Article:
Metabolomics: The Way Forward?
Biologics are becoming increasingly complex in terms of therapeutic properties and the conditions required to manufacture them. Therefore, the adoption of adaptive manufacturing with these types of therapies is even more challenging. Damian Marshall Ph.D., head of analytical development at the Cell and Gene Therapy Catapult explains, “PAT has not had much traction so far in the production of cell and gene therapies, which may be due to the wide range of systems used for product manufacturing. Stirred-tank bioreactors provide a lot of opportunities for incorporating PAT sensors for the analysis of multiple analytes, but unfortunately, not many cell therapies are currently compatible with these bioreactor systems. For rocking-motion bioreactors, there are PAT options, such as the BioPAT technology for measuring biomass, but many of the other probe-based sensors are not readily adaptable to this type of bioreactor. For planar cell therapy manufacturing, there are even fewer options—some fluorescent pH and DO sensors could be applied, but these would have to be manually incorporated into the culture system.”
According to Dr. Marshall, Raman spectroscopy, an optical technique that measures scattered laser light, can provide a detailed fingerprint of a sample that could be useful as a PAT method for cell therapy manufacturing. Marshall says: “Raman spectroscopy for use in bioprocessing has improved hugely in the past six years and now offers great potential for real-time monitoring of cell and gene therapies.” Marshall presented results to show that Raman spectroscopy, in conjunction with chemometric models, can measure glucose, lactate, glutamine, and ammonia from patient-specific T cells cultured in stirred-tank bioreactors. Marshall comments: “Using Raman, you do have to do a large amount of pre-process normalization. Also, [if] it does generate 3,000 cells of data every 15 minutes so over a 10-day run, you’re looking at 3 million data points from just one bioreactor. However, by inputting all the data into good statistical models, we have found that Raman can be used for real-time monitoring within the complex culture environment required for immunotherapy production.”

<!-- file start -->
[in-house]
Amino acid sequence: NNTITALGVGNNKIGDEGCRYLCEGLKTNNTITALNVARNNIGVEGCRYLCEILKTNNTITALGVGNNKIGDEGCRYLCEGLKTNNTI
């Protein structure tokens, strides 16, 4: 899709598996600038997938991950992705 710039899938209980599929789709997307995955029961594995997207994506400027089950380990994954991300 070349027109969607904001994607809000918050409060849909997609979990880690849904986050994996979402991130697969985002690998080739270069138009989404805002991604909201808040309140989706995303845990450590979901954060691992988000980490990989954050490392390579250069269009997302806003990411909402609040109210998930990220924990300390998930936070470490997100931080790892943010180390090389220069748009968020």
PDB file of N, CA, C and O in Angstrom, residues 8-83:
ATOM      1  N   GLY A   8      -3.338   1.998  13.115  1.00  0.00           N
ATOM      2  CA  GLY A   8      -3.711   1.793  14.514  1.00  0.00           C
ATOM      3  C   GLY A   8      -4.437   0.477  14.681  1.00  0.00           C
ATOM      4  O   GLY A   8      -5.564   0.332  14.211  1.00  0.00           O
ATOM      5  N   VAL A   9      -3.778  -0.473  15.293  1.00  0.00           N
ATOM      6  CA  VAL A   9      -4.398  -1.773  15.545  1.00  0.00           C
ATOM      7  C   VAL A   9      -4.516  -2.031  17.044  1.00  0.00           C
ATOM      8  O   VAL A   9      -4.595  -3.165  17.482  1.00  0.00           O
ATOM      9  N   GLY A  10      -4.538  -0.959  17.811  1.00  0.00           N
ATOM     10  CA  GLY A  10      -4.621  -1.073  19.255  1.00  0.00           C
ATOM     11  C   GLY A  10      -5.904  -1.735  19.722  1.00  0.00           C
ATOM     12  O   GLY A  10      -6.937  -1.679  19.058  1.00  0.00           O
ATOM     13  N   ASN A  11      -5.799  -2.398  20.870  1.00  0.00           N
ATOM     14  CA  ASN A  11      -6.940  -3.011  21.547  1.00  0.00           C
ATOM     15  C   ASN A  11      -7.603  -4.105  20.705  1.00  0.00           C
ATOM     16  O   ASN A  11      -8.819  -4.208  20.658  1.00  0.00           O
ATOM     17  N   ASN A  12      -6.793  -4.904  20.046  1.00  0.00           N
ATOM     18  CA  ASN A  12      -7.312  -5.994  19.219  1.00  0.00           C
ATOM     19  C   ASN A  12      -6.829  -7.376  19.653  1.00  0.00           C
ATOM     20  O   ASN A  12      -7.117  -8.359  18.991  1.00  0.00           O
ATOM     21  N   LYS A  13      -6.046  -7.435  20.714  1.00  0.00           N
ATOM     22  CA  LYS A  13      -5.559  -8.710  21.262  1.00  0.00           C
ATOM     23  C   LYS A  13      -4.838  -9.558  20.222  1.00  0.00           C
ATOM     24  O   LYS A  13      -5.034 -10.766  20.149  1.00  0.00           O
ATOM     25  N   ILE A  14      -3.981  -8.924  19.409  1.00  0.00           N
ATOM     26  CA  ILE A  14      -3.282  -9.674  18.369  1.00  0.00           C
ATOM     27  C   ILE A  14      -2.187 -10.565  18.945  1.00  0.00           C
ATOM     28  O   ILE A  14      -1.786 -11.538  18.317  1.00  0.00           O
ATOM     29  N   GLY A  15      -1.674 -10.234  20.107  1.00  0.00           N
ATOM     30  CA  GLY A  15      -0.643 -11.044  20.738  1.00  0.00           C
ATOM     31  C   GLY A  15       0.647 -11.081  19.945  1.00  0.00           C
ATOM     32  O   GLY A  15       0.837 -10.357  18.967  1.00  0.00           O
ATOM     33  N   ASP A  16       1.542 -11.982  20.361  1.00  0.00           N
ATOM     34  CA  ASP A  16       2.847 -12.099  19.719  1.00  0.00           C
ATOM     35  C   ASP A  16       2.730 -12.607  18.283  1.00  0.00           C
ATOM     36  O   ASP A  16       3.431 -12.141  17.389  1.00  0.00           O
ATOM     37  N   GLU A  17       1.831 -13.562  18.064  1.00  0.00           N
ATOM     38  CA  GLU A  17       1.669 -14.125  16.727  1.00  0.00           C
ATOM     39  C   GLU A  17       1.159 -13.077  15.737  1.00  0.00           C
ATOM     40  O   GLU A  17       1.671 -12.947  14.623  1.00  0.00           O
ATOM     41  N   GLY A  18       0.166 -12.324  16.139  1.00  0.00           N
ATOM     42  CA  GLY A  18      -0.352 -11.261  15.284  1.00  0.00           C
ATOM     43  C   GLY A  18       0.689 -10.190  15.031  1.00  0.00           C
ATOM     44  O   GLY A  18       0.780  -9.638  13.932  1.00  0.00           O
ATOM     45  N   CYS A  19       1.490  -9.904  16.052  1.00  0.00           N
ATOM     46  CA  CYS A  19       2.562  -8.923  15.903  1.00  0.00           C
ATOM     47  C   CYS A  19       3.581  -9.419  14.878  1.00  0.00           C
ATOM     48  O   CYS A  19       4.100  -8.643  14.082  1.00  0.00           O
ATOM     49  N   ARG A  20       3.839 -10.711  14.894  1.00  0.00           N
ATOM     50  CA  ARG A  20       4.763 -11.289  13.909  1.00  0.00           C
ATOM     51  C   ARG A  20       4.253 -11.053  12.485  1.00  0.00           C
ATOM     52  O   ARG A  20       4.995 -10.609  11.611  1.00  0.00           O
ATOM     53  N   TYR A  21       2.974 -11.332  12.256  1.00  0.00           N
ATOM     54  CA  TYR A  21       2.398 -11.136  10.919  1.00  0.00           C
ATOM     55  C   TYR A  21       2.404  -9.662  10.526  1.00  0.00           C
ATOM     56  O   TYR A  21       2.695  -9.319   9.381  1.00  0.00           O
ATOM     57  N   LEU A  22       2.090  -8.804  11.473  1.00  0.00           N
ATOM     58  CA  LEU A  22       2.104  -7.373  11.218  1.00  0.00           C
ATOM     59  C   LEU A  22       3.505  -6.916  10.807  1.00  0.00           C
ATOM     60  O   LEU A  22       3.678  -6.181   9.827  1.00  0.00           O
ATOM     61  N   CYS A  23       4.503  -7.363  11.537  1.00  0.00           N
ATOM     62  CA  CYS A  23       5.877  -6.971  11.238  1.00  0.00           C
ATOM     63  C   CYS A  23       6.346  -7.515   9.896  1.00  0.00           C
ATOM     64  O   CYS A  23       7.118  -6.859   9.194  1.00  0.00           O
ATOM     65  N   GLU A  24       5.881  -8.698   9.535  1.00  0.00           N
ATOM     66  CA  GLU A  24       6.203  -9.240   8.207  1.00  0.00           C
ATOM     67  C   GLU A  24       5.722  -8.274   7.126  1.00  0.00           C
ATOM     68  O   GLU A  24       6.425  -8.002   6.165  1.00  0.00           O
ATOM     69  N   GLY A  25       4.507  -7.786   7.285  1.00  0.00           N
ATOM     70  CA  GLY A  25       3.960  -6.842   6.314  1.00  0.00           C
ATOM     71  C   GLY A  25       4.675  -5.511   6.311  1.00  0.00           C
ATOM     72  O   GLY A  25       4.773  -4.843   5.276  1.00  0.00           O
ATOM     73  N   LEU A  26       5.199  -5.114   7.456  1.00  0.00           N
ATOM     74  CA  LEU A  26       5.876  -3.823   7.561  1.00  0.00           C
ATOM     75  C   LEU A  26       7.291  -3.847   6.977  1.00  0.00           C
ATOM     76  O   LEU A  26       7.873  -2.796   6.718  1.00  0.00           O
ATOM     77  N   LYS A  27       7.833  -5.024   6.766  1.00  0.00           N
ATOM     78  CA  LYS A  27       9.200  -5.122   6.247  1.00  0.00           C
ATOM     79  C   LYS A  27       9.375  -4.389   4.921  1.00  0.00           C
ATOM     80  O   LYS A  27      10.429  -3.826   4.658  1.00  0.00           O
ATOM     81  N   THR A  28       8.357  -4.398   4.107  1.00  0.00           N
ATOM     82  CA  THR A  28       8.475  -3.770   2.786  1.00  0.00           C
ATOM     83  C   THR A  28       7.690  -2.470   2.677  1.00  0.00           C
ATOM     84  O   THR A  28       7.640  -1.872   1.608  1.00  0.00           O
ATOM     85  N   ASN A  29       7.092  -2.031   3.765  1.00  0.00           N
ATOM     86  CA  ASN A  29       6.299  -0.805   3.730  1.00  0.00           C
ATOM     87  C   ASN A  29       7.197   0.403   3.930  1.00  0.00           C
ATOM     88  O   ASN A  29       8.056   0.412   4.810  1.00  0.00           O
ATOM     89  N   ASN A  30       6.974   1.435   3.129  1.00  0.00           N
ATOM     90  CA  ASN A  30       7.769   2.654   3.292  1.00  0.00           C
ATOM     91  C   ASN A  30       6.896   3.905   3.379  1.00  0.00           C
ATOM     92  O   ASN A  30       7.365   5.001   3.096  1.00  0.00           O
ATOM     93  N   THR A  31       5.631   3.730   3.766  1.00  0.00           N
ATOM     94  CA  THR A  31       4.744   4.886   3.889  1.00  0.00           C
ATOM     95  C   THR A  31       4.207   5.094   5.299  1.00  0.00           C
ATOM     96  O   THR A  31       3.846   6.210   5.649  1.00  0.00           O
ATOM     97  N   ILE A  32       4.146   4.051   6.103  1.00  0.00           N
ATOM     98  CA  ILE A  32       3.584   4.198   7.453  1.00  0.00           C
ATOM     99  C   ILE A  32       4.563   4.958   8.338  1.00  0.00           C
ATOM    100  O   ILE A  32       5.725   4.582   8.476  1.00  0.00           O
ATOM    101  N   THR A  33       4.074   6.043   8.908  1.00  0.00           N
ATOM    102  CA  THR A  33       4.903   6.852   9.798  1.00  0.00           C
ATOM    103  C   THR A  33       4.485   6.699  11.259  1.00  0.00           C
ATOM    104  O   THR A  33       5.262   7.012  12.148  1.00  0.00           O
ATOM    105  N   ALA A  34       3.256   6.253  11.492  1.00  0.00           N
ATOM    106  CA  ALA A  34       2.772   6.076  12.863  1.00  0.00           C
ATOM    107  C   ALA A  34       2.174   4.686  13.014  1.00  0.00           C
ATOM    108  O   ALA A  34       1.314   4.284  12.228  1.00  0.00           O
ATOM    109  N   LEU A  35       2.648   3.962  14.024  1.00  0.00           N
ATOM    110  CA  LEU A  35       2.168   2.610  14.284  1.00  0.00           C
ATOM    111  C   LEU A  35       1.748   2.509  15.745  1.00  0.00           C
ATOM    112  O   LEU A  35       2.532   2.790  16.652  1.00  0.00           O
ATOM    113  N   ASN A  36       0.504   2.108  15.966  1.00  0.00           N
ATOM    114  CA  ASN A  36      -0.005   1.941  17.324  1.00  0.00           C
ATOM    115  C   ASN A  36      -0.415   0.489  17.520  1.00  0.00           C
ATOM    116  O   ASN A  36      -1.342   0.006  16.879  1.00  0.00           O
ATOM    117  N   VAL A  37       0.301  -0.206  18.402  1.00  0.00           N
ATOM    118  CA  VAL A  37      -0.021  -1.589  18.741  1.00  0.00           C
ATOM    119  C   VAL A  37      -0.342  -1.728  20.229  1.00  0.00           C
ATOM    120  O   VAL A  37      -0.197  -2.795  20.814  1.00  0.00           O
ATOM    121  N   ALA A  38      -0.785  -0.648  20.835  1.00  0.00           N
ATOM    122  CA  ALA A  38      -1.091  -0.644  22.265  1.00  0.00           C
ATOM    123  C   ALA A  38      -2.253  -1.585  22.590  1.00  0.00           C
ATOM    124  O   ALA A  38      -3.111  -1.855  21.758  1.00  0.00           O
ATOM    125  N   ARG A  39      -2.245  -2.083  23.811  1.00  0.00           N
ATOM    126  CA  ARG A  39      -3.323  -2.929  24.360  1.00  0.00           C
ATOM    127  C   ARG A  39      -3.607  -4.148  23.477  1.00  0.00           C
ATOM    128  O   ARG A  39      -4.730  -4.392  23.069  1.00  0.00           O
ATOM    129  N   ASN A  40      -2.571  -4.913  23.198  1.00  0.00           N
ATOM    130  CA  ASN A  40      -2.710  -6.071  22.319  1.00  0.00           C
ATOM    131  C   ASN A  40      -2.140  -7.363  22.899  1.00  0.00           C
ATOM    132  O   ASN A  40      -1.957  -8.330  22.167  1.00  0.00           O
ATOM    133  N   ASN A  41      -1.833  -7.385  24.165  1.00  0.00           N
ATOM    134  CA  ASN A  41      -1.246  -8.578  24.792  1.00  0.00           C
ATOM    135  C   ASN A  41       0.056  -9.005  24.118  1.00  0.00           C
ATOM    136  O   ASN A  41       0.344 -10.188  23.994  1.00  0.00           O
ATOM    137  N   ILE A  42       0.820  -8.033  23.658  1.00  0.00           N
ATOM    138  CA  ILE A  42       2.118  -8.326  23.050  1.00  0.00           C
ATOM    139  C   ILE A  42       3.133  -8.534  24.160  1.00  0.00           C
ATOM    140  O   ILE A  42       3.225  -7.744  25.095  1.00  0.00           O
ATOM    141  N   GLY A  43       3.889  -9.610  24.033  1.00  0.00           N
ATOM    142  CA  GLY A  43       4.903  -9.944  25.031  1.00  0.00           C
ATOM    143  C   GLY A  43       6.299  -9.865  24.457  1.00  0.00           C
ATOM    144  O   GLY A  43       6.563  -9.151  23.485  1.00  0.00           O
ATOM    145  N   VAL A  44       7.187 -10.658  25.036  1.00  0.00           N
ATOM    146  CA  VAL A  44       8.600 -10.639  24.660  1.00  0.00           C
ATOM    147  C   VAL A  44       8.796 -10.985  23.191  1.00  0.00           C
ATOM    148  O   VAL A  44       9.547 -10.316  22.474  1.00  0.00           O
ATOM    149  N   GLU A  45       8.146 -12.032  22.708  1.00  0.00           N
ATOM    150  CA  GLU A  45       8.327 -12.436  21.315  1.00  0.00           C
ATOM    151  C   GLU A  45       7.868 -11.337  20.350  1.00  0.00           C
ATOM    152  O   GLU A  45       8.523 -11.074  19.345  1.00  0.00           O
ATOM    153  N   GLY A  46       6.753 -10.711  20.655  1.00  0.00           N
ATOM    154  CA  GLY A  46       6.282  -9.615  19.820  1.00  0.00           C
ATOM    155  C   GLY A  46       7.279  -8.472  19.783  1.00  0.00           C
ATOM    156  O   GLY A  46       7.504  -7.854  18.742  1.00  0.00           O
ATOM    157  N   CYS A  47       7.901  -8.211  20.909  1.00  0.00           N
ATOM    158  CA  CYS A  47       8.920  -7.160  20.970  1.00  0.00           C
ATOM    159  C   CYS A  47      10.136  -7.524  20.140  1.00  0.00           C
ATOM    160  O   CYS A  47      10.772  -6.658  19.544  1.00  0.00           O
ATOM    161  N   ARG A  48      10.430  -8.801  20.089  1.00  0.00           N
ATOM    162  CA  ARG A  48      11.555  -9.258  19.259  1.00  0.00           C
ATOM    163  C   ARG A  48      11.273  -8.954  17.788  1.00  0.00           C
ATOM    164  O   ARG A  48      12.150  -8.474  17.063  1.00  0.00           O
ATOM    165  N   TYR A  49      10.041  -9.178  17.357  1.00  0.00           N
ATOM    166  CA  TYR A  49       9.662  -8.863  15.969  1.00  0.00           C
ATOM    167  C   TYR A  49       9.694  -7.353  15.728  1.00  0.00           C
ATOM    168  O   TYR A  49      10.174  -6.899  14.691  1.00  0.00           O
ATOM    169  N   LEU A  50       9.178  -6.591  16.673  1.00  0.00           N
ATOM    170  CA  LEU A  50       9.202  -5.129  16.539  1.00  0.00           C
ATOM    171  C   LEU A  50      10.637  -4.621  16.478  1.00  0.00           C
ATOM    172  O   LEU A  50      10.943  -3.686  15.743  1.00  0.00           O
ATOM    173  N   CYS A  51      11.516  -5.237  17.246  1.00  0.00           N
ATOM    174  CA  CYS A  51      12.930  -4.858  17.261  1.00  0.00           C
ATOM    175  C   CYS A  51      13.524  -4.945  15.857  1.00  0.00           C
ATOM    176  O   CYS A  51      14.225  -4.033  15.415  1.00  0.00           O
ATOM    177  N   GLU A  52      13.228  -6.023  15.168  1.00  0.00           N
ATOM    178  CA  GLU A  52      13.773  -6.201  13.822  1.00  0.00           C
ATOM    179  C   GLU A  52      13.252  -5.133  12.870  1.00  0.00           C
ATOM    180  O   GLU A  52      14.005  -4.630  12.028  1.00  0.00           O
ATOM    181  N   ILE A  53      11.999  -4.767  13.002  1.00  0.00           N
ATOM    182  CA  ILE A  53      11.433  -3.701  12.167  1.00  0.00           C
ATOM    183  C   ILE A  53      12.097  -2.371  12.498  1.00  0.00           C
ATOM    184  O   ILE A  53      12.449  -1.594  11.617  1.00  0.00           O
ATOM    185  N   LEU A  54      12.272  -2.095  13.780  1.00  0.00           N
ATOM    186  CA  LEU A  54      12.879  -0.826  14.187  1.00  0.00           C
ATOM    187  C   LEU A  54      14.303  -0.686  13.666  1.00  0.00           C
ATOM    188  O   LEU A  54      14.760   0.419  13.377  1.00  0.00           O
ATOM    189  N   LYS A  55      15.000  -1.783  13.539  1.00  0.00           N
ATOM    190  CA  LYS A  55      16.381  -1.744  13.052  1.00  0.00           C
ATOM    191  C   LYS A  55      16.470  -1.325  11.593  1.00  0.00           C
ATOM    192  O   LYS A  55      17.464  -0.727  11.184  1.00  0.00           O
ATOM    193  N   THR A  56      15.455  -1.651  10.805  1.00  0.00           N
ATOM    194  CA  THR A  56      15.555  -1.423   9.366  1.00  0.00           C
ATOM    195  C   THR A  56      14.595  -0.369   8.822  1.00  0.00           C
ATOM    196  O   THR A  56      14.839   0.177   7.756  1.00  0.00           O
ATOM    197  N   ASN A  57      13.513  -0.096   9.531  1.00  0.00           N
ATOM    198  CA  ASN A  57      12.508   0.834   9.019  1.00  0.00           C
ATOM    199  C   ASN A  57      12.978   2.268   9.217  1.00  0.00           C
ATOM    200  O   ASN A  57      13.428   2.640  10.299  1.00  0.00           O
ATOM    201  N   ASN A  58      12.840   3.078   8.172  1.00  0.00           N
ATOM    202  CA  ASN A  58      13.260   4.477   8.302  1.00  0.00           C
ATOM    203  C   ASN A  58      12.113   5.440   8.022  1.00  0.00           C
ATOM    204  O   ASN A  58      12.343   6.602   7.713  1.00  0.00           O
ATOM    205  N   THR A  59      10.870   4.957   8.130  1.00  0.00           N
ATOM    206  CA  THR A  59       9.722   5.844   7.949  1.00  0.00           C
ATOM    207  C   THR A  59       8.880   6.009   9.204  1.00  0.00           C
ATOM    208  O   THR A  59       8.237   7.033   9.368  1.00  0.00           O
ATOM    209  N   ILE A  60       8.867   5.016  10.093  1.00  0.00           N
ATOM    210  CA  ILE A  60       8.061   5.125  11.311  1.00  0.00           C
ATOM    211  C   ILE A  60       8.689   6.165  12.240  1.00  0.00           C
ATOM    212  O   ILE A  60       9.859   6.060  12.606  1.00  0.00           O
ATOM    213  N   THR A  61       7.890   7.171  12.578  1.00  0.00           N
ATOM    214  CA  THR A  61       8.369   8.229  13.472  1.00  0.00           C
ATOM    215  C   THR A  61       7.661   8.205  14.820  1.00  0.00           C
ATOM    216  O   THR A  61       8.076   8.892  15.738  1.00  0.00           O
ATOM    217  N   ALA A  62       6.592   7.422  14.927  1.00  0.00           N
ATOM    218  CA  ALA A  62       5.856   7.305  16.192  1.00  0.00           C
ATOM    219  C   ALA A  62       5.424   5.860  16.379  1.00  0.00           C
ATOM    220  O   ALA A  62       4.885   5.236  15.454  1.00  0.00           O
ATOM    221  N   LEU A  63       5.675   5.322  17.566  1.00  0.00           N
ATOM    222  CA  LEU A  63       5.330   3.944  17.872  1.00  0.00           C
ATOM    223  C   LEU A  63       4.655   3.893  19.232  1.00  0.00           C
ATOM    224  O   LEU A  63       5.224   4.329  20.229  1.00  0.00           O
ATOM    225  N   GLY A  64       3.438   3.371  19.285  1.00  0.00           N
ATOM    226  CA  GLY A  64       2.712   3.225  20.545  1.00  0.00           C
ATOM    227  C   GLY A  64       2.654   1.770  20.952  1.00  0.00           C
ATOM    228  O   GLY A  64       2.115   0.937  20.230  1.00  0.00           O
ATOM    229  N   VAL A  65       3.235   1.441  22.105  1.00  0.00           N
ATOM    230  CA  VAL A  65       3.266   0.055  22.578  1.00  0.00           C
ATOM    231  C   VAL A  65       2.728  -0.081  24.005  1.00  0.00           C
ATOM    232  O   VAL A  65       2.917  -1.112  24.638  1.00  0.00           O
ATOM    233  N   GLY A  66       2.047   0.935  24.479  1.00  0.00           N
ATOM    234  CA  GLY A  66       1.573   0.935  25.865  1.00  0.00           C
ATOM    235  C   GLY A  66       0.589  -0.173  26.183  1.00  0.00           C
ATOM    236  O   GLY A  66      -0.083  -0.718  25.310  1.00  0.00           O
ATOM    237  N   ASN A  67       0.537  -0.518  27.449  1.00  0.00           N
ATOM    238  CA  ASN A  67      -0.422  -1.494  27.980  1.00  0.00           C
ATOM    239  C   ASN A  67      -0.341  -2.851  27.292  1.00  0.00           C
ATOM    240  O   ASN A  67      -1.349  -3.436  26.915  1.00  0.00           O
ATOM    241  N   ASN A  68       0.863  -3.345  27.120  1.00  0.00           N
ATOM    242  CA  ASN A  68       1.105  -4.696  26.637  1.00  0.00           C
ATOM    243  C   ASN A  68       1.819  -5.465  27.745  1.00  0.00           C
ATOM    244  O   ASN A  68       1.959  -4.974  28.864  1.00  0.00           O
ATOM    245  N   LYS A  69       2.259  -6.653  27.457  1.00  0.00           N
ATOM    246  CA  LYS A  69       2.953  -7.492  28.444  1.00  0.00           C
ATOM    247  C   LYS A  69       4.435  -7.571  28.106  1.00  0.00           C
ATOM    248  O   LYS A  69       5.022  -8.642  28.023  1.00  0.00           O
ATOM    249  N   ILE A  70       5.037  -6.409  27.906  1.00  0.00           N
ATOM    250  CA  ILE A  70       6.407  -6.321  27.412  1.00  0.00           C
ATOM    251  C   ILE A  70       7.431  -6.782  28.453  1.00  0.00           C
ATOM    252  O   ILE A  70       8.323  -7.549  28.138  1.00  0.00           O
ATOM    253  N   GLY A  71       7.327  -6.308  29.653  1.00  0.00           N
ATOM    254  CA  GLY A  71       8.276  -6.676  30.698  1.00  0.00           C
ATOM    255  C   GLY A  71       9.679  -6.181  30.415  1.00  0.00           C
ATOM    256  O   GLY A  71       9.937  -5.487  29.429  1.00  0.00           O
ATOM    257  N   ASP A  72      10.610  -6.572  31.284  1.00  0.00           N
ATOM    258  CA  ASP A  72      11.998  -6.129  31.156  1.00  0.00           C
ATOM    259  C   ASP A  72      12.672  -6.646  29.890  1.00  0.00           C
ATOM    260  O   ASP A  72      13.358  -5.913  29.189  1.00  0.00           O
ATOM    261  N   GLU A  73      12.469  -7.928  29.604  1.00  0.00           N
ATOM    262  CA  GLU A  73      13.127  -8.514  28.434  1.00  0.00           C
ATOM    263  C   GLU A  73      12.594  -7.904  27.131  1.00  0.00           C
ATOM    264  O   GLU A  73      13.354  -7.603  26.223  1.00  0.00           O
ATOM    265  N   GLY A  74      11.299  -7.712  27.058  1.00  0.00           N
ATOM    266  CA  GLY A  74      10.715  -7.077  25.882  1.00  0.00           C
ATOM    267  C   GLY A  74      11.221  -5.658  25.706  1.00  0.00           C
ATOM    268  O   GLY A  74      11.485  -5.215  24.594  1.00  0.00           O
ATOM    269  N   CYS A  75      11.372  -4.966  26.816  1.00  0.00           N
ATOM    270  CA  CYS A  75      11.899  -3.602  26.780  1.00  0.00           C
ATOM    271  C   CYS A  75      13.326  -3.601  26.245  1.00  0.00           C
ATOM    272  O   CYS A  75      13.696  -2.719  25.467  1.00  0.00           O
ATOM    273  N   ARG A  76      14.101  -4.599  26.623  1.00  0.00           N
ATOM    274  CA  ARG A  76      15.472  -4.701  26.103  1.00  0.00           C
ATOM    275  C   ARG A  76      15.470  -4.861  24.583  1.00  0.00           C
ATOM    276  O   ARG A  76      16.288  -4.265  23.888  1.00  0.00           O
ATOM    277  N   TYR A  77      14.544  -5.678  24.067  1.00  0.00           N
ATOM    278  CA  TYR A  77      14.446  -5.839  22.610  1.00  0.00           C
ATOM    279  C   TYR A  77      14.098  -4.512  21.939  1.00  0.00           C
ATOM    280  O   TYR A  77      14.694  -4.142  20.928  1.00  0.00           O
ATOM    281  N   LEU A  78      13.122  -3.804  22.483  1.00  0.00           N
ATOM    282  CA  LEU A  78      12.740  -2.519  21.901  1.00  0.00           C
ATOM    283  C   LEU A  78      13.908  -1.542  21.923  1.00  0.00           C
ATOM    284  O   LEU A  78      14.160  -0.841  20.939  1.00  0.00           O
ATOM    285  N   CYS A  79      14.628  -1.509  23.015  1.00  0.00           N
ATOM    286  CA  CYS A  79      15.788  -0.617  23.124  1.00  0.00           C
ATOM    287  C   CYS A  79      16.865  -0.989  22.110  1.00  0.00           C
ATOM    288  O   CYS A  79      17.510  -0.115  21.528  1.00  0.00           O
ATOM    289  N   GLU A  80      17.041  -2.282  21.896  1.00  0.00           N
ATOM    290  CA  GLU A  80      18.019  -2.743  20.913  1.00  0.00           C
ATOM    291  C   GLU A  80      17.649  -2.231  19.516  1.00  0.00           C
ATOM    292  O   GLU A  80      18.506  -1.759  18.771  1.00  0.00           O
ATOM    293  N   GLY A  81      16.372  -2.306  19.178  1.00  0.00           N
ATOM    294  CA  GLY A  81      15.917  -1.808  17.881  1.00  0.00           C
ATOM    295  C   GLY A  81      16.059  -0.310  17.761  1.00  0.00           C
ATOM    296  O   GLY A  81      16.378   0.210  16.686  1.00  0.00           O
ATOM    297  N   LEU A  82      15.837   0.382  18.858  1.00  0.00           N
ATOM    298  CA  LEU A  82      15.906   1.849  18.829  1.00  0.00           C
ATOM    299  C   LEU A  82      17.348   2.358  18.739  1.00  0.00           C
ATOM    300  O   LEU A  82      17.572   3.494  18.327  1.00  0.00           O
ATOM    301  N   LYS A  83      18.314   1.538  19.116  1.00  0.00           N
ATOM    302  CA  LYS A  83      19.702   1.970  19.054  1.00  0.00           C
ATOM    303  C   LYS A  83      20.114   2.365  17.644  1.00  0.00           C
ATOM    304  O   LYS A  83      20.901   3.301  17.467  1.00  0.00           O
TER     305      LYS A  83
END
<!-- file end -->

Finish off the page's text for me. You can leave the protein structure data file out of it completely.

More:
Speakers at the conference concluded that adaptive manufacturing should be more widely adopted to reduce the cost of goods of biologics. They agreed that drivers in future will include the implementation of high-performance, single-use sensors that are compatible with single-use production-scale bioreactors. Dr. Marshall states, “In cell and gene therapy manufacturing, going forward, we could develop soft sensors for PAT using Raman in conjunction with LC/MS data for automated process control. This will help us to understand what our cells are doing and will tell us how we can control the way those cells are behaving.”
According to Nigel Darby, Ph.D., executive advisor at GE Healthcare Life Sciences, by 2022 around 30% of prescription drug revenues will come from the sale of biologics, and monoclonal antibodies could be being used to treat difficult-to-medicate conditions such as Alzheimer’s disease, so deploying cost-effective manufacturing capacity will be critical if they are to be made available worldwide.
Dr. Darby states, “With the approval of two CAR-T therapies in 2017, we are beginning to see the new era of cell and gene therapies. However, there are bioprocess challenges of working in this area, and we should look at designing new processes which build on our successes in monoclonal antibody production, such as using single-use and modular construction technologies to deploy manufacturing capability anywhere in the world. Clearly, we must find ways of improving manufacturing of these therapies to make significant step changes in reducing the cost of goods from their current price point of tens of thousands of dollars if they are to be widely adopted.”